I'm drawn to elfses and alienses. *gasp* They walked the earth with humans! Oh happy day! All my dreams have come true! *goes elf-hunting*

If there really was a genetic memory of dinosaurs, kids would be FLEEING from them, not walking up to them going 'ooooh'. *shakes head*

I weep for humanity. No, I'm done weeping. I laugh at humanity. *points and laughs*

Strategizing a Christian Coup d'Etat:

GREENVILLE, S.C. — It began, as many road trips do, with a stop at Wal-Mart to buy a portable DVD player.

But Mario DiMartino was planning more than a weekend getaway. He, his wife and three children were embarking on a pilgrimage to South Carolina.

"I want to migrate and claim the gold of the Lord," said the 38-year-old oil company executive from Pennsylvania. "I want to replicate the statutes and the mores and the scriptures that the God of the Old Testament espoused to the world."
You know, the last thing we need are more fundie idiots in my state, much less those who have anything to do with the oil industry, so sail on forth.

At a time when evangelicals are exerting influence on the national political stage — having helped secure President Bush's reelection — Christian Exodus believes that people of faith have failed to assert their moral agenda: Abortion is legal. School prayer is banned. There are limits on public displays of the Ten Commandments. Gays and lesbians can marry in Massachusetts.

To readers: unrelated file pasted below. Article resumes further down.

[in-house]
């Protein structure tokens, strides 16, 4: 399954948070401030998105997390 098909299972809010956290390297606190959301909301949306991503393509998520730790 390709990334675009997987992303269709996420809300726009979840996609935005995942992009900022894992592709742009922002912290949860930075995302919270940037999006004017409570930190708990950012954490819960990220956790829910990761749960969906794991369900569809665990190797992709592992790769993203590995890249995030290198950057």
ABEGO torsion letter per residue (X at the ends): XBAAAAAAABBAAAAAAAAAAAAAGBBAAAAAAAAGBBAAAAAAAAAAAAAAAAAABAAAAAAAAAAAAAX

Oh the horror! School prayer is not banned, by the way. You can pray your little hearts out any time you like as long as you're not disrupting class. What's not allowed is FORCED prayer, which is what these muckers really want, as someone pointed out in the comments.

"If necessary," he said, "we will secede from the union."
Please do! We'll help you!

Tempest brews over quotes on Starbucks cups. I never thought I'd come down on the side of Starbucks, ever. They're a private corporation, they have a right to put whatever they want on their damn cups. Whoever disagrees with the quotes is welcome to not drink there. Or discuss it, which appears to be the point of putting the quote in the first place. *shakes head* I can't believe that as a society we're still throwing hissy fits over sex.

Scientific Savvy? In U.S., Not Much:

Dr. Miller's data reveal some yawning gaps in basic knowledge. American adults in general do not understand what molecules are (other than that they are really small). Fewer than a third can identify DNA as a key to heredity. Only about 10 percent know what radiation is. One adult American in five thinks the Sun revolves around the Earth, an idea science had abandoned by the 17th century.
*stares, blinks, stares some more* I.... *head-desk*

Lately, people who advocate the teaching of evolution have been citing Dr. Miller's ideas on what factors are correlated with adherence to creationism and rejection of Darwinian theories. In general, he says, these fundamentalist views are most common among people who are not well educated and who "work in jobs that are evaporating fast with competition around the world."

But not everyone is happy when he says things like that. Every time he goes on the radio to talk about his findings, he said, "I get people sending me cards saying they will pray for me a lot."
If only they would pray for an end to stupid.

And that is all I'm willing to deal with today. The stupid, it burns.